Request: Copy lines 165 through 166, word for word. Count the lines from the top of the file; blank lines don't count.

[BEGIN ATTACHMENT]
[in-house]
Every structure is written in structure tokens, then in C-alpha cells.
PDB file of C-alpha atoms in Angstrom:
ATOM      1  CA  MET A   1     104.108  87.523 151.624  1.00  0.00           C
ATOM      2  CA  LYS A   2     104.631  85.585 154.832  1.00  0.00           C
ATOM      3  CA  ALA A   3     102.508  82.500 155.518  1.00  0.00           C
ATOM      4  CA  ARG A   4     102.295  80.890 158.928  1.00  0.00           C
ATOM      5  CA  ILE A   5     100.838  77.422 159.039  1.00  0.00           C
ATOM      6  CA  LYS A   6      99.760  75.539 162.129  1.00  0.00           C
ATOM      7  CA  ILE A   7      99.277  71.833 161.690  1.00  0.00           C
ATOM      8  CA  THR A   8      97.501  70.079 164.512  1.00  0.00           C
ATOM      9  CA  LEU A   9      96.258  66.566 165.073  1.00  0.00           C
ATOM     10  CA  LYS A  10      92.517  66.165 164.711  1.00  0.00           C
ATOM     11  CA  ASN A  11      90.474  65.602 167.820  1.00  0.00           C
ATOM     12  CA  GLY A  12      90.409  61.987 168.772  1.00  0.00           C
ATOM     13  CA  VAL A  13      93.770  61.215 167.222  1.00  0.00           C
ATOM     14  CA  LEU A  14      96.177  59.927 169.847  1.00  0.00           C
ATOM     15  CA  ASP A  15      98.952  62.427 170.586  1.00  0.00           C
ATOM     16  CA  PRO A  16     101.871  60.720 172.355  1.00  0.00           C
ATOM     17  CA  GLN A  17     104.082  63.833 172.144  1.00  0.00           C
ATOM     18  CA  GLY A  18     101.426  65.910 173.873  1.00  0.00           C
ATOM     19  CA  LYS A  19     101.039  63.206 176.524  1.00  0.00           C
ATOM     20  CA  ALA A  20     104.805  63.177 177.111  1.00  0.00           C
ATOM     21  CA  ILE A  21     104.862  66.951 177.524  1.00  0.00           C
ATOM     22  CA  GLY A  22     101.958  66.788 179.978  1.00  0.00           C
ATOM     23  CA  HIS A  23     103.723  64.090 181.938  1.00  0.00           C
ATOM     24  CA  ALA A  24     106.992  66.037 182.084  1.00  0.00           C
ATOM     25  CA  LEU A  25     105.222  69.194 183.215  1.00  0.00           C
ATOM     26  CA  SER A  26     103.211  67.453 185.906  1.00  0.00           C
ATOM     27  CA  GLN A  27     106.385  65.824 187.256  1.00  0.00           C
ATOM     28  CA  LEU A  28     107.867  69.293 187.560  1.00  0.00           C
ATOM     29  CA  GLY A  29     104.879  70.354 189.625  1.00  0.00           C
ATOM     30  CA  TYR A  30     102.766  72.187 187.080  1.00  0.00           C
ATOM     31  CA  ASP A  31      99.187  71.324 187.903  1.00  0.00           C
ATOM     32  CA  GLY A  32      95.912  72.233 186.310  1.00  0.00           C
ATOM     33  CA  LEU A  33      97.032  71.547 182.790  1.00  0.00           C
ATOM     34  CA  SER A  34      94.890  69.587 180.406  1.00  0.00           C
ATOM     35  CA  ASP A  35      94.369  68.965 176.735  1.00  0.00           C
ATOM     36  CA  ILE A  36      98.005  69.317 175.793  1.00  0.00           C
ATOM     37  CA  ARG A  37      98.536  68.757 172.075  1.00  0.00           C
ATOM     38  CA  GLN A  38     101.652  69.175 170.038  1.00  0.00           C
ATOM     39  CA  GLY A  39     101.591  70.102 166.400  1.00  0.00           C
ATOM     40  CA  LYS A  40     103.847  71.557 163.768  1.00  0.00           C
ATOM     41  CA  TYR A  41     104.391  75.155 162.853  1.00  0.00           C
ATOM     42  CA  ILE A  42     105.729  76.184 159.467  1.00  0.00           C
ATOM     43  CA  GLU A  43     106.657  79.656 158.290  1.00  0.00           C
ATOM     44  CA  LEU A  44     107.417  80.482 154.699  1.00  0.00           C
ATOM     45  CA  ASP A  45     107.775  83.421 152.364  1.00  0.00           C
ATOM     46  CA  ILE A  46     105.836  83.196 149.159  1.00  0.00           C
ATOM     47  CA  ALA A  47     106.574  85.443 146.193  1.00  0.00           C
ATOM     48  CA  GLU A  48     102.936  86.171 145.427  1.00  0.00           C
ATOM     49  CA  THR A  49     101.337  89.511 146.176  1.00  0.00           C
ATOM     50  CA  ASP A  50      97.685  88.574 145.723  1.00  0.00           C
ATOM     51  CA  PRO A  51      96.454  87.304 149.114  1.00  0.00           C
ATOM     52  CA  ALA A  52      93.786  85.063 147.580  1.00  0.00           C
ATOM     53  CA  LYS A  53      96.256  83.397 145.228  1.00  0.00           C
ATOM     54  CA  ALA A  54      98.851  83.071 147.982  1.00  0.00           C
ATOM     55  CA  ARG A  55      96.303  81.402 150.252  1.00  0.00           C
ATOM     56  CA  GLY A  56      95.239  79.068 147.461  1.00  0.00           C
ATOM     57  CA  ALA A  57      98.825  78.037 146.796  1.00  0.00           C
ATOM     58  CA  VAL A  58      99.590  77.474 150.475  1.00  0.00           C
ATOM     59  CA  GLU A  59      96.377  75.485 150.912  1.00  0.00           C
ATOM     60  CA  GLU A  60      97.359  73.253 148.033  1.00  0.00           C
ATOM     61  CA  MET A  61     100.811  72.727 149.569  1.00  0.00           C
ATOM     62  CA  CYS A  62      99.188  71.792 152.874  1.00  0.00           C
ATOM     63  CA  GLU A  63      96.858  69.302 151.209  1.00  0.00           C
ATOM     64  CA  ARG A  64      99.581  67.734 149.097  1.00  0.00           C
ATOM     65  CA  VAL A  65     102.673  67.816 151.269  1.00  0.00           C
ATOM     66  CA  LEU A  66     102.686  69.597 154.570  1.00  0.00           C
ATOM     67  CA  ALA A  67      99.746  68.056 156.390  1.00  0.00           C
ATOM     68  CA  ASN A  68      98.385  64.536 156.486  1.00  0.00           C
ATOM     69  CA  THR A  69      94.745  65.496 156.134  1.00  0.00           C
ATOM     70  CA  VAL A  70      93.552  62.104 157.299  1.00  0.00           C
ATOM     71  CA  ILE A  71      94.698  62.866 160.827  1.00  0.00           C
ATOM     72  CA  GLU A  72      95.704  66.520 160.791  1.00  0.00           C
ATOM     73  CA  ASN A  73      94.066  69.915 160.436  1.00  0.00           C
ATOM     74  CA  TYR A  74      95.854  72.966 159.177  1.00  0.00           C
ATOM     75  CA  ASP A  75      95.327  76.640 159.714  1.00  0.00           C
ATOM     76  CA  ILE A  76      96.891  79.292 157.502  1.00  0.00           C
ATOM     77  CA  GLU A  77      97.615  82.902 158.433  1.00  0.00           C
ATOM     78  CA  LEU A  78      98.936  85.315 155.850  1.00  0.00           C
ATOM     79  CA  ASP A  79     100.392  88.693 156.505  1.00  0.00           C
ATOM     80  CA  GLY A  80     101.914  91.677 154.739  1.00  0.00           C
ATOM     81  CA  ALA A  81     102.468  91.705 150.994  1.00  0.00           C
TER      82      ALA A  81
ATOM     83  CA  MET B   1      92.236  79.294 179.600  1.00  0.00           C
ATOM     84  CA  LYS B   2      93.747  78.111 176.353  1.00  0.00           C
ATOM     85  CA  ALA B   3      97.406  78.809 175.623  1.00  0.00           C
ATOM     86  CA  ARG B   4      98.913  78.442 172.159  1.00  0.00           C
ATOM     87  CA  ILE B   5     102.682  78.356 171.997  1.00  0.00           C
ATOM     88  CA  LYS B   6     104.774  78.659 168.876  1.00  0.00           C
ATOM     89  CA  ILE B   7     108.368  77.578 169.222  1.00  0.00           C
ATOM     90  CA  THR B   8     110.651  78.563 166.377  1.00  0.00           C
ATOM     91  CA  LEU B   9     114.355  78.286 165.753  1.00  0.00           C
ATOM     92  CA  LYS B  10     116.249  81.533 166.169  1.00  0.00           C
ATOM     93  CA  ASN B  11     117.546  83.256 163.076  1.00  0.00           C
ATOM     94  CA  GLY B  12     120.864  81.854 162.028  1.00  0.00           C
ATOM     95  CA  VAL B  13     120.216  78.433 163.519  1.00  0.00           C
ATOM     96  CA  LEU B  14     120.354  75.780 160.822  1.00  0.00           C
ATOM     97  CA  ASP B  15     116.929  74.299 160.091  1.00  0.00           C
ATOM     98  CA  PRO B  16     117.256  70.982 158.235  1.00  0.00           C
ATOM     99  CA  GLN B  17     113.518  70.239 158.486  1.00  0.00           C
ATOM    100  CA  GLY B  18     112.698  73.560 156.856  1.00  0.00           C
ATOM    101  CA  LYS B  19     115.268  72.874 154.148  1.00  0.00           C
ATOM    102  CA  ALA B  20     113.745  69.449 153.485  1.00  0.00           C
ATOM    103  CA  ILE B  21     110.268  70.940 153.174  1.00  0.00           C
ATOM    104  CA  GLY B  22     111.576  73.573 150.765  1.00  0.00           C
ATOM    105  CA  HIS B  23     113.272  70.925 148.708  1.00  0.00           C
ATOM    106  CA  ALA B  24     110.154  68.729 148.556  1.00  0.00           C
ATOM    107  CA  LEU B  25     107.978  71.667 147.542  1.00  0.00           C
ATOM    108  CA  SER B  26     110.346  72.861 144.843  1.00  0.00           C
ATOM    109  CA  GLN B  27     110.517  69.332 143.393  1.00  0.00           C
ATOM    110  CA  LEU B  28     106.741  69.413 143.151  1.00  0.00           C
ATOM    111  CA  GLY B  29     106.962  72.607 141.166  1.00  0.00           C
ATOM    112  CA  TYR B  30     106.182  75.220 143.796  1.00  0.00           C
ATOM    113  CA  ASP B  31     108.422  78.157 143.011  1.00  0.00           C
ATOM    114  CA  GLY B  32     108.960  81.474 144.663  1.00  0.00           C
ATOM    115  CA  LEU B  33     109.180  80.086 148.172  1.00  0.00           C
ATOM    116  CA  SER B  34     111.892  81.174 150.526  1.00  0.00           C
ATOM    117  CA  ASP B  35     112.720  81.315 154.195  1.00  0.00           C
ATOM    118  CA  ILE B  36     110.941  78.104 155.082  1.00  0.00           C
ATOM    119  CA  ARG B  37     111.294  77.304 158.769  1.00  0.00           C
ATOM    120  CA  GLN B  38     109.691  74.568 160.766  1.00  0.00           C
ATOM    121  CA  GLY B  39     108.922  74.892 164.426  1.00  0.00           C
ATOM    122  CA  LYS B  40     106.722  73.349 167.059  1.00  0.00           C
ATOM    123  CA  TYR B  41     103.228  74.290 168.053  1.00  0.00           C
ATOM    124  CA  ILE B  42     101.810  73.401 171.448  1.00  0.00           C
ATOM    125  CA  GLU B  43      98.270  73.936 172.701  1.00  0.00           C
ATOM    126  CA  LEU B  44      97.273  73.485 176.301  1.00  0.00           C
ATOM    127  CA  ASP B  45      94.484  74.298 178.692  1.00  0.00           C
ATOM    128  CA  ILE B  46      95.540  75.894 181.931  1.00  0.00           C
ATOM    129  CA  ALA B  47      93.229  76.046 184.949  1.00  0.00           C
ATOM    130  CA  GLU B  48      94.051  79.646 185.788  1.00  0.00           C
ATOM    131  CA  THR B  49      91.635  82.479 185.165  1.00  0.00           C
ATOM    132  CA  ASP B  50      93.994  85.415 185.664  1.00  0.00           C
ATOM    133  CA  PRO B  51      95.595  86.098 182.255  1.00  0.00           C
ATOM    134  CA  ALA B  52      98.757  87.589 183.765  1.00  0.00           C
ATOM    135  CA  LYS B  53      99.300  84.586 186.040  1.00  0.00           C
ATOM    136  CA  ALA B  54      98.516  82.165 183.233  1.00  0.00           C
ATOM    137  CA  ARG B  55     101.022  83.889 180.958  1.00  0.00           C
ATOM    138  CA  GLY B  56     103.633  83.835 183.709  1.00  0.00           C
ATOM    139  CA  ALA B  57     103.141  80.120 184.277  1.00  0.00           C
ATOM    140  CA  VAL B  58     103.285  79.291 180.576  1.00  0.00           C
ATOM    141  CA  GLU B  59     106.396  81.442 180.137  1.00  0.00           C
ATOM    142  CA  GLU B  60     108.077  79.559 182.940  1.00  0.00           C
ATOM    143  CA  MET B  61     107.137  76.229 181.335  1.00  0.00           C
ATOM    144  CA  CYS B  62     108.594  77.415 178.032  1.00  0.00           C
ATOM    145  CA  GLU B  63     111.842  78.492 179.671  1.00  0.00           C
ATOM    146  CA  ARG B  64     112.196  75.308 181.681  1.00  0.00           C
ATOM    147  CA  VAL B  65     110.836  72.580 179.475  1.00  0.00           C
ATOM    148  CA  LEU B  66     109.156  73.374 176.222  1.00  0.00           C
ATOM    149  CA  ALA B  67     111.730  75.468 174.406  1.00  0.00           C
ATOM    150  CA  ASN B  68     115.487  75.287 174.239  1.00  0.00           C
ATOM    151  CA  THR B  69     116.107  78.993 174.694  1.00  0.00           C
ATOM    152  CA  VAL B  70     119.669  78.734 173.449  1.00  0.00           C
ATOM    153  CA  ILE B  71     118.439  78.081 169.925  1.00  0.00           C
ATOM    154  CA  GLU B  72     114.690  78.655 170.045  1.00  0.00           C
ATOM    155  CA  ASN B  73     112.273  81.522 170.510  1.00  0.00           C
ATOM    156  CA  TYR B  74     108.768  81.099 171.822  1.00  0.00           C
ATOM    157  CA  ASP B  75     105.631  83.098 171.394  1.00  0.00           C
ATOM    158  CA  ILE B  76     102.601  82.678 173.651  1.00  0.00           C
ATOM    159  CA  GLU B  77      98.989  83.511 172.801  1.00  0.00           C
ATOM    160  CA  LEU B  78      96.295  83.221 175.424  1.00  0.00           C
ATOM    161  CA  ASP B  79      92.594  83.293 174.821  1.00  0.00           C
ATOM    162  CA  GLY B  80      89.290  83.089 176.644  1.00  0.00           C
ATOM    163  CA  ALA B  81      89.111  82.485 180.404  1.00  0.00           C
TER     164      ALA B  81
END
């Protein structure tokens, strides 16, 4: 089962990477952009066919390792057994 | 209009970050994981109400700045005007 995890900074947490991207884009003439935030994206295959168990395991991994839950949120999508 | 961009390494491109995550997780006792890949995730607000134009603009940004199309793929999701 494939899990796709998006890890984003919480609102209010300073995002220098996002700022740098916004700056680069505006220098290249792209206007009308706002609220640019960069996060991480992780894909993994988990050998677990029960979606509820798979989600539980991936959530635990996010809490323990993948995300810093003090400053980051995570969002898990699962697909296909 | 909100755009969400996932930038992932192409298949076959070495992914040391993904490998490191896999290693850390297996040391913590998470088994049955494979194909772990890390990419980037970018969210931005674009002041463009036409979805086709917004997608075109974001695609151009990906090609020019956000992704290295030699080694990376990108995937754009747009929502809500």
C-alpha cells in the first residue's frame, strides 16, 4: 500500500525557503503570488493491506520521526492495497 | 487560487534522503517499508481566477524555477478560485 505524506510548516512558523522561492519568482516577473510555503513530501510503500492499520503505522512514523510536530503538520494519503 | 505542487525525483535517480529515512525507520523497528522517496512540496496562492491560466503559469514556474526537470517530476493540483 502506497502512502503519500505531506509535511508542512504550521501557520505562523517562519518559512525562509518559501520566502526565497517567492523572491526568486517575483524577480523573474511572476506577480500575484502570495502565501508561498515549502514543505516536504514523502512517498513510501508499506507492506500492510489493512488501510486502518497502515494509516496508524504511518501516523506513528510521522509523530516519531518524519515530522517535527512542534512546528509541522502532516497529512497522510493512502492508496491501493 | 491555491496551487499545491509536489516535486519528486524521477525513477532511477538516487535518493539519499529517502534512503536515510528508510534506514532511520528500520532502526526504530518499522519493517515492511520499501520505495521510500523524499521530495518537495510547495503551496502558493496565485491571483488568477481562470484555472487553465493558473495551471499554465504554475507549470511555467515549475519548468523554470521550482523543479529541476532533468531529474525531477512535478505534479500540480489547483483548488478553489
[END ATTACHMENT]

ATOM    162  CA  GLY B  80      89.290  83.089 176.644  1.00  0.00           C
ATOM    163  CA  ALA B  81      89.111  82.485 180.404  1.00  0.00           C